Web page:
The landscape of the healthcare system in the U.K. is exceptionally complex and a massive burden on the public purse. Pressure for improvements continues to grow. With an ageing population and a declining birth rate, it’s imperative to find the best way to provide individualised and effective care for adults. A preventative approach would revolutionise the future of adult care and the healthcare sector in the U.K.
Indeed, the government published a green paper in July 2019 entitled ‘Advancing our health: prevention in the 2020s’ extolling the opportunity of “proactive, predictive, and personalised prevention. This means: • targeted support • tailored lifestyle advice • personalised care • greater protection against future threats” and using new technologies, data collection and mining to usher in a new way of managing health.
Of course, much has changed since July 2019 and we have not heard more about this brave new approach. However, the opportunity is still there; what are the factors involved?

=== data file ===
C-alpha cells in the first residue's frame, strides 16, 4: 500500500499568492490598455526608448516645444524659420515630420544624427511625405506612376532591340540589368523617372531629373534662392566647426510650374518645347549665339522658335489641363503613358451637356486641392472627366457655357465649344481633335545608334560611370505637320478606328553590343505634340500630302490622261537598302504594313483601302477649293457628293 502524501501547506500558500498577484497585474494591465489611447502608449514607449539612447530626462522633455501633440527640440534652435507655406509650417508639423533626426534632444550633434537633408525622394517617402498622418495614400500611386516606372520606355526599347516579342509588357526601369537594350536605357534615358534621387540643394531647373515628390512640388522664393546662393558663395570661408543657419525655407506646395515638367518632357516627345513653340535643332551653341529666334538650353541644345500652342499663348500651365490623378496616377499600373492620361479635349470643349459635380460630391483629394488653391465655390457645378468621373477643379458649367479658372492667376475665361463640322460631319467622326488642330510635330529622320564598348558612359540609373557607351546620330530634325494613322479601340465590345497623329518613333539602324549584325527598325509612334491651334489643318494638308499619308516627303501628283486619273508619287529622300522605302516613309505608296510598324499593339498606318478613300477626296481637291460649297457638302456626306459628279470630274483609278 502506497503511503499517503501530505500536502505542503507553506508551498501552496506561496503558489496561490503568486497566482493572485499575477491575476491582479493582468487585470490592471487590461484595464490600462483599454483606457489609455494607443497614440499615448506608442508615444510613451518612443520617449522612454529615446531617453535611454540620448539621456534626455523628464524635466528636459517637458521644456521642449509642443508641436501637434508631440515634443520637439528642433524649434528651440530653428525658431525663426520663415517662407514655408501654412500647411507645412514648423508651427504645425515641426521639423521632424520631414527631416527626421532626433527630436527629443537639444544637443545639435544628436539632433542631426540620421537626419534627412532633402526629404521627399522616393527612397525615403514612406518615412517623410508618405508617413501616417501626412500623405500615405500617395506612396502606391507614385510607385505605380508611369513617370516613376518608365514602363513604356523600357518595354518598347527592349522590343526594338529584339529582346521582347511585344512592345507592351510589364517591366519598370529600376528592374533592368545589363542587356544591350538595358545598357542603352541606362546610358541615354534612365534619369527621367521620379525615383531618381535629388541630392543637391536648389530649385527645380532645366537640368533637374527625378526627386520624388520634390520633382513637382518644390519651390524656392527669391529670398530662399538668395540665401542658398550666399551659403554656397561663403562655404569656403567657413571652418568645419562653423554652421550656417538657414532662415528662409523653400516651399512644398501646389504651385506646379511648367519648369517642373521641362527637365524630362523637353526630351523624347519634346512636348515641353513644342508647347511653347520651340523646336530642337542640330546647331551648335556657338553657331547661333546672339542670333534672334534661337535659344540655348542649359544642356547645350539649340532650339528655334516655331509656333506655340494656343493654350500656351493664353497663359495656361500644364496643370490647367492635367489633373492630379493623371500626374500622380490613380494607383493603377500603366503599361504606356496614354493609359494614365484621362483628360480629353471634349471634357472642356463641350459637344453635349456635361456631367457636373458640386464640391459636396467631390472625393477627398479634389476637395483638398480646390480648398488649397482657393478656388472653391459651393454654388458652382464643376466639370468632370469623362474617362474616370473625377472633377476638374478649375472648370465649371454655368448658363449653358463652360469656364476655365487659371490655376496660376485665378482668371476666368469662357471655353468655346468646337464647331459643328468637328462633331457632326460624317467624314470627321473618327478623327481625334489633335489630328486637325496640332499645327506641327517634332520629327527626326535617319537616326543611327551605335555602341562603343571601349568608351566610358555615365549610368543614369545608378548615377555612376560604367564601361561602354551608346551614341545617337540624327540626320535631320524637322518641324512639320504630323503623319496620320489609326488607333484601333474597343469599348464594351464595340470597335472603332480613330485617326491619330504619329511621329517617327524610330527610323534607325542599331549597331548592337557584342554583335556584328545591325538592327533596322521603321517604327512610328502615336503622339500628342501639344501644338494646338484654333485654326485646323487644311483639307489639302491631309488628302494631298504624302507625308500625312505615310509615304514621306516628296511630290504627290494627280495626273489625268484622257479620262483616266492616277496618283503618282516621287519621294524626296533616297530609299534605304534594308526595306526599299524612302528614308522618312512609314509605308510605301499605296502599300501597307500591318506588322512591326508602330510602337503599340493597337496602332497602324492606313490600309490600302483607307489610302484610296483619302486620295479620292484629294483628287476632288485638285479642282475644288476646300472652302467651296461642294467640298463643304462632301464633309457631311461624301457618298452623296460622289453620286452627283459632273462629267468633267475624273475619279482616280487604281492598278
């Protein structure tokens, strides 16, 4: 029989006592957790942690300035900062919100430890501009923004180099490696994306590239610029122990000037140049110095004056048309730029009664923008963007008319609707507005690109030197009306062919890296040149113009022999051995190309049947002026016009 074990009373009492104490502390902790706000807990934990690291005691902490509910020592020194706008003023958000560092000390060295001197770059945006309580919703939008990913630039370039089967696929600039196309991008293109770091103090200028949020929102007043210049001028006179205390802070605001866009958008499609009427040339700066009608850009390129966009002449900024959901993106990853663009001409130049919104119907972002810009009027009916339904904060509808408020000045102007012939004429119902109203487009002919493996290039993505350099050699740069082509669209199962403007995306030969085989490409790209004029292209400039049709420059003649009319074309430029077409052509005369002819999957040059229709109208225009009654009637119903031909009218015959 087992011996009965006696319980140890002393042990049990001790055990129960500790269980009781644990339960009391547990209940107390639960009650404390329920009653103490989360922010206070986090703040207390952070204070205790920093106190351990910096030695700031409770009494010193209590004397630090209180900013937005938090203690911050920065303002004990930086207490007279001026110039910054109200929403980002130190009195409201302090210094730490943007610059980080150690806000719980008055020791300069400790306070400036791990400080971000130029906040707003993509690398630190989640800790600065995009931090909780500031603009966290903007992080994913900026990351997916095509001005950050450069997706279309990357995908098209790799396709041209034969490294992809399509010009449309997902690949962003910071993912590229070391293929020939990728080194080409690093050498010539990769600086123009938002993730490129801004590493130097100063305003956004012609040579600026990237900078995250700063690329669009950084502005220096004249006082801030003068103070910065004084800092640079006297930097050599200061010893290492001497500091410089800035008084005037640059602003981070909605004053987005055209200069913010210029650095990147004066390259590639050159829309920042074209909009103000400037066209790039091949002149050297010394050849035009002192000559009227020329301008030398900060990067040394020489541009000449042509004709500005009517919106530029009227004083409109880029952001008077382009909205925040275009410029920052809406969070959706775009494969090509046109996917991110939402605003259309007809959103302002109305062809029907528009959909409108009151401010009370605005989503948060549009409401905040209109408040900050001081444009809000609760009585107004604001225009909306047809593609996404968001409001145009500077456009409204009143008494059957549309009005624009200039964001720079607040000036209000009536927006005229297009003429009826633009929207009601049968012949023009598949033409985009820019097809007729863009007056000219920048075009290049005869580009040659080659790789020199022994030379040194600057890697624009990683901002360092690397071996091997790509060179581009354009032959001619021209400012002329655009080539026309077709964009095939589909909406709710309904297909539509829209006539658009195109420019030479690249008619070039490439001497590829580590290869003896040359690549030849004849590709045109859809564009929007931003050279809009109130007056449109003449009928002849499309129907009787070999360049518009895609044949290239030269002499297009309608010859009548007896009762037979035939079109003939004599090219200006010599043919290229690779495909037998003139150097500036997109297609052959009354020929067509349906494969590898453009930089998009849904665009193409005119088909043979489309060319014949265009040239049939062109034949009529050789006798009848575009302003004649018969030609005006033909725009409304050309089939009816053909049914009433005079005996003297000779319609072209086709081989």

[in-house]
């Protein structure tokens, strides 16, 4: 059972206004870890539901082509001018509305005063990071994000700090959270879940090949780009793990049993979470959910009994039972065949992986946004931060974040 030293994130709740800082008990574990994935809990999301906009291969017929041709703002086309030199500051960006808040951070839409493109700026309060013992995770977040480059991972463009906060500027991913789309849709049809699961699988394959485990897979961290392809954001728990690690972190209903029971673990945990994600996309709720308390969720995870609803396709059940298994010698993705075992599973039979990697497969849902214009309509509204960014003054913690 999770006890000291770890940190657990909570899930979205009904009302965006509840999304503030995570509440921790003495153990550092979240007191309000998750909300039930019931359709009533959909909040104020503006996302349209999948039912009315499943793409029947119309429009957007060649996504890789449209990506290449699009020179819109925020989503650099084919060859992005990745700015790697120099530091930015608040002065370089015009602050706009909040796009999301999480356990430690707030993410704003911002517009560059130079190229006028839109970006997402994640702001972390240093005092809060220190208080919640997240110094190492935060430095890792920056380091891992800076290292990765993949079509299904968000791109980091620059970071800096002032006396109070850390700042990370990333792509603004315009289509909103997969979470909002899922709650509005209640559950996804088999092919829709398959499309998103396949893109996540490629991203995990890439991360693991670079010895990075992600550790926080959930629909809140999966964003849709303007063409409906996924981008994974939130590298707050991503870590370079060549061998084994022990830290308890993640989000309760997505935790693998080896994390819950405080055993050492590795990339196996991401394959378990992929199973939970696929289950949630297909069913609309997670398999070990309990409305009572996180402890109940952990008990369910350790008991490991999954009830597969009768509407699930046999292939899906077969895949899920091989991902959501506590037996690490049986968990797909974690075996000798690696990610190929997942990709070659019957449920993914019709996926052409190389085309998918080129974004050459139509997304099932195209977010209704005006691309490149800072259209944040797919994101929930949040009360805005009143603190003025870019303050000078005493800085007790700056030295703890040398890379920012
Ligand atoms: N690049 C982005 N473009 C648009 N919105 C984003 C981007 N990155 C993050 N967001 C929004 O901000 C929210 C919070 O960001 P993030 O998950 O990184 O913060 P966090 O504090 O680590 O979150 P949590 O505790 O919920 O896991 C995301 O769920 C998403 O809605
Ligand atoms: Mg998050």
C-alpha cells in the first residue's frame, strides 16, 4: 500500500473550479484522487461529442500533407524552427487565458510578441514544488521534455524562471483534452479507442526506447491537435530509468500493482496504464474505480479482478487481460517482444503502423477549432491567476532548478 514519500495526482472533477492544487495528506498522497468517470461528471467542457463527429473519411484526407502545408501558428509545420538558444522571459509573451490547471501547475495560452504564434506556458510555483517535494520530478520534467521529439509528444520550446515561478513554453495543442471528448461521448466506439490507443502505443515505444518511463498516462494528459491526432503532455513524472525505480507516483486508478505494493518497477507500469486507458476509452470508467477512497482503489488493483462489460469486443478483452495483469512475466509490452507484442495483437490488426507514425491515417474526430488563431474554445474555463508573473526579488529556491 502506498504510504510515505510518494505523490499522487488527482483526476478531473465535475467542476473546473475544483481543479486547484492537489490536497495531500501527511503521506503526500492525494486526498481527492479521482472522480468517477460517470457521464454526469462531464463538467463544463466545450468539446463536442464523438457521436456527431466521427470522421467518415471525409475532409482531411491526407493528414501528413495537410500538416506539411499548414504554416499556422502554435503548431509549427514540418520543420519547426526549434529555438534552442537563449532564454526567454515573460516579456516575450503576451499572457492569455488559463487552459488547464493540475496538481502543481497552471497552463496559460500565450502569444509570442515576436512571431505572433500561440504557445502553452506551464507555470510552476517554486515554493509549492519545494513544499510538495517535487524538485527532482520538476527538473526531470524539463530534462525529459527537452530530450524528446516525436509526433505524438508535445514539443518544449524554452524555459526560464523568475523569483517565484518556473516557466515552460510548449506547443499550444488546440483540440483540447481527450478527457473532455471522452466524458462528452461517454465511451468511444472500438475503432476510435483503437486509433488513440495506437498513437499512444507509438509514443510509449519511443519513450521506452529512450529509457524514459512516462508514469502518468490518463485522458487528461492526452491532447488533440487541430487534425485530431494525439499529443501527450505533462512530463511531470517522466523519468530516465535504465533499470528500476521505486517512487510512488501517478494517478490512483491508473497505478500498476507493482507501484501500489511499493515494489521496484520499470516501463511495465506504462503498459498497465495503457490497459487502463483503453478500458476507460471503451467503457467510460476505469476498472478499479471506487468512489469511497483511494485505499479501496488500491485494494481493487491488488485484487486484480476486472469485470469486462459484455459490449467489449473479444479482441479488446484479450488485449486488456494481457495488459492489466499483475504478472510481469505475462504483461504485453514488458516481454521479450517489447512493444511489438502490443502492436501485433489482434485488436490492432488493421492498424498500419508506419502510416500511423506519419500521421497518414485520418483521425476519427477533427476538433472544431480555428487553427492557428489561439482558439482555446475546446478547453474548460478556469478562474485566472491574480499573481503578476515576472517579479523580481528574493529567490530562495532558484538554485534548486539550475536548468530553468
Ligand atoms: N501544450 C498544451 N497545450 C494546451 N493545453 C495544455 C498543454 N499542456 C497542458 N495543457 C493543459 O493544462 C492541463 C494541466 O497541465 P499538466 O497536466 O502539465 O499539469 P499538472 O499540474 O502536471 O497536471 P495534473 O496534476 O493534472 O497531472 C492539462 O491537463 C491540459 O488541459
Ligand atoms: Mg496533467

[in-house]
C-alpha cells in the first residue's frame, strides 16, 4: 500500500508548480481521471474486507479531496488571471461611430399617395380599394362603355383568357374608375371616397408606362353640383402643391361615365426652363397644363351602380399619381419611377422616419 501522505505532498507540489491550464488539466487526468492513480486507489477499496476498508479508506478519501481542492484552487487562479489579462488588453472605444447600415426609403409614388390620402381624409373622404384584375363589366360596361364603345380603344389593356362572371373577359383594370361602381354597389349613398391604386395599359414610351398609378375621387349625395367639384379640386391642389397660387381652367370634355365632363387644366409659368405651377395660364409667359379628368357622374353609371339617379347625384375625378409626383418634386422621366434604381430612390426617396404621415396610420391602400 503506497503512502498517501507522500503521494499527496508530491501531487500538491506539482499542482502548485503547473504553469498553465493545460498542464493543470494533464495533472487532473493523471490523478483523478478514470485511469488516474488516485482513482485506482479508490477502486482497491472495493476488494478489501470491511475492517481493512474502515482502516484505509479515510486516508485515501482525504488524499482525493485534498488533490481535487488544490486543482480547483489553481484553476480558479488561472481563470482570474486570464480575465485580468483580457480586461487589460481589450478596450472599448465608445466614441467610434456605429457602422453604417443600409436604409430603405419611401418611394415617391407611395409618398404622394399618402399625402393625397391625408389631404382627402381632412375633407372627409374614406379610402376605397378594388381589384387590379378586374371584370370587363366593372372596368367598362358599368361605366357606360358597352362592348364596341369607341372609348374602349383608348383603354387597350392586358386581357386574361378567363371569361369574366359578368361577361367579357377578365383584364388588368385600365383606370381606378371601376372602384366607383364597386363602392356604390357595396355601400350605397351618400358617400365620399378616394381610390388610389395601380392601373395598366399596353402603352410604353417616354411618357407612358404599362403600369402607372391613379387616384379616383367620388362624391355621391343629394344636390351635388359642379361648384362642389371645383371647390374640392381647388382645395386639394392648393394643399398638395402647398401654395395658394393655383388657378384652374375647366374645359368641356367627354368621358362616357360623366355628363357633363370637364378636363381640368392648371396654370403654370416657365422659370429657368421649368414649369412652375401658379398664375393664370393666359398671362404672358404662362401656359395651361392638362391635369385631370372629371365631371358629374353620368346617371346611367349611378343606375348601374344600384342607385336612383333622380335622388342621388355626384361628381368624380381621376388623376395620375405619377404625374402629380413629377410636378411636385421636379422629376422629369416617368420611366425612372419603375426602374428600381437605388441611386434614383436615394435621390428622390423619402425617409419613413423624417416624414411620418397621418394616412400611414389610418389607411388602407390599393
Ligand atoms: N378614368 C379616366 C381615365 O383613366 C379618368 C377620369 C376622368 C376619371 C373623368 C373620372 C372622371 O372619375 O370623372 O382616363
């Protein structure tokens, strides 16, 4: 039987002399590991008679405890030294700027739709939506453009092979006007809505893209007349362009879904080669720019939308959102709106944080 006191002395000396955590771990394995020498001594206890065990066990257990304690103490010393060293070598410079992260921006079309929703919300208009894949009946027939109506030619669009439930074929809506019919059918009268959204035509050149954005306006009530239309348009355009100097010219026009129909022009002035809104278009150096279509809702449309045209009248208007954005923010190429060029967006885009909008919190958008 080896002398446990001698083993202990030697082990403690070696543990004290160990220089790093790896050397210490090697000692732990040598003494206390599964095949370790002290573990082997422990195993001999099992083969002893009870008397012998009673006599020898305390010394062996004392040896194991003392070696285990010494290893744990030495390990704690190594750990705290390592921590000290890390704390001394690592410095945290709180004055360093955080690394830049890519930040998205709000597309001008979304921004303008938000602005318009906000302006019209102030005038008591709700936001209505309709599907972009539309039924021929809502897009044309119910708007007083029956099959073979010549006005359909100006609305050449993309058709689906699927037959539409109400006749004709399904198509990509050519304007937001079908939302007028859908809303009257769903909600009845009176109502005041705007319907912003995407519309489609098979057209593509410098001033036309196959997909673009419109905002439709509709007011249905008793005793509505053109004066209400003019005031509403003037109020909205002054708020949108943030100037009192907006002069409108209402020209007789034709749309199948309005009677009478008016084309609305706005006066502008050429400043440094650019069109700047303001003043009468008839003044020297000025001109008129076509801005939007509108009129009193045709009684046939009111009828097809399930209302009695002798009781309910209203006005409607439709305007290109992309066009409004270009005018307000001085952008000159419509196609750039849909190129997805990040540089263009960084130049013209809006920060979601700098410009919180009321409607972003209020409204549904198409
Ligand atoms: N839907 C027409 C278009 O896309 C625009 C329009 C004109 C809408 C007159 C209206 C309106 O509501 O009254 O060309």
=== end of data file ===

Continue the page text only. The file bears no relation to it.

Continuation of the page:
Accessible, managed care should allow patients to be an active part of finding the best solution for their health concerns. Patients need to have the knowledge and resources to take charge of their own health. The key to patient empowerment is leveraging the use of connected digital technology.
Mobile technology is one of the big keys to patient empowerment. This technology makes it easier for users to access health information including medical records and reminders of appointments or upcoming medication refills. The ability of patients to access comprehensive medical information on demand is expected to be enhanced in the next five years.
Patients must be encouraged to make educated decisions on what they believe they need for their health and well-being rather than allowing others to decide what’s in their best interest. No one knows your body as well as you do, so when you recognize changes in your own body and health, you should be able to connect with accessible health technology that allows treatment to get started sooner rather than later.